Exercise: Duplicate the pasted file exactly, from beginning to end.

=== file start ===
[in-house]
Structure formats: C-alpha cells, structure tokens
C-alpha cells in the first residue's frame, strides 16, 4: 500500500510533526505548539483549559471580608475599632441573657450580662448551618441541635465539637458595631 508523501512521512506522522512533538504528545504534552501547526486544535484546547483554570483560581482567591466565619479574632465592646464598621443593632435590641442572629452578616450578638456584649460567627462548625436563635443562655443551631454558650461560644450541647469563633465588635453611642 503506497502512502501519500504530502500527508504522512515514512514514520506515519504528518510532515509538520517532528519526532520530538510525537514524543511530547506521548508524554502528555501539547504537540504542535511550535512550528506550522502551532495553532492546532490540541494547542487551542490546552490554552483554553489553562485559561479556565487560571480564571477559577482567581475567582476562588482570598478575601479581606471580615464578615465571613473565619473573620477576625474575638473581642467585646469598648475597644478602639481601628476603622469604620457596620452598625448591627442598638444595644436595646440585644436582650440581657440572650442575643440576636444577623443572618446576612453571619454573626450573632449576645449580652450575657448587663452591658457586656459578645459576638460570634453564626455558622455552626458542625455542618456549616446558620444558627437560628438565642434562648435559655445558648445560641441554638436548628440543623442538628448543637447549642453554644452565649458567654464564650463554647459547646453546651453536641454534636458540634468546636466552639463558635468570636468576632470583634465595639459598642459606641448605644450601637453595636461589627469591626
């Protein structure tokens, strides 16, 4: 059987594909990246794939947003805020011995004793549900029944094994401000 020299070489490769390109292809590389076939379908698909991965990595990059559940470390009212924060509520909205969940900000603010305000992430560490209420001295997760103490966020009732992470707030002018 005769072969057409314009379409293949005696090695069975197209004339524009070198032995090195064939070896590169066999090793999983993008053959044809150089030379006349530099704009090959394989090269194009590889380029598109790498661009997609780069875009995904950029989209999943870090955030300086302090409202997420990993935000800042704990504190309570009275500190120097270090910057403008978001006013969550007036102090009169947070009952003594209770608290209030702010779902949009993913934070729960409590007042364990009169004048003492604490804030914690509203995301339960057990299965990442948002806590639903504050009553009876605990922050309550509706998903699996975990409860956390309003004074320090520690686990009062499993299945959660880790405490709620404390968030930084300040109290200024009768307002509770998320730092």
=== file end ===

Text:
[in-house]
Structure formats: C-alpha cells, structure tokens
C-alpha cells in the first residue's frame, strides 16, 4: 500500500510533526505548539483549559471580608475599632441573657450580662448551618441541635465539637458595631 508523501512521512506522522512533538504528545504534552501547526486544535484546547483554570483560581482567591466565619479574632465592646464598621443593632435590641442572629452578616450578638456584649460567627462548625436563635443562655443551631454558650461560644450541647469563633465588635453611642 503506497502512502501519500504530502500527508504522512515514512514514520506515519504528518510532515509538520517532528519526532520530538510525537514524543511530547506521548508524554502528555501539547504537540504542535511550535512550528506550522502551532495553532492546532490540541494547542487551542490546552490554552483554553489553562485559561479556565487560571480564571477559577482567581475567582476562588482570598478575601479581606471580615464578615465571613473565619473573620477576625474575638473581642467585646469598648475597644478602639481601628476603622469604620457596620452598625448591627442598638444595644436595646440585644436582650440581657440572650442575643440576636444577623443572618446576612453571619454573626450573632449576645449580652450575657448587663452591658457586656459578645459576638460570634453564626455558622455552626458542625455542618456549616446558620444558627437560628438565642434562648435559655445558648445560641441554638436548628440543623442538628448543637447549642453554644452565649458567654464564650463554647459547646453546651453536641454534636458540634468546636466552639463558635468570636468576632470583634465595639459598642459606641448605644450601637453595636461589627469591626
């Protein structure tokens, strides 16, 4: 059987594909990246794939947003805020011995004793549900029944094994401000 020299070489490769390109292809590389076939379908698909991965990595990059559940470390009212924060509520909205969940900000603010305000992430560490209420001295997760103490966020009732992470707030002018 005769072969057409314009379409293949005696090695069975197209004339524009070198032995090195064939070896590169066999090793999983993008053959044809150089030379006349530099704009090959394989090269194009590889380029598109790498661009997609780069875009995904950029989209999943870090955030300086302090409202997420990993935000800042704990504190309570009275500190120097270090910057403008978001006013969550007036102090009169947070009952003594209770608290209030702010779902949009993913934070729960409590007042364990009169004048003492604490804030914690509203995301339960057990299965990442948002806590639903504050009553009876605990922050309550509706998903699996975990409860956390309003004074320090520690686990009062499993299945959660880790405490709620404390968030930084300040109290200024009768307002509770998320730092």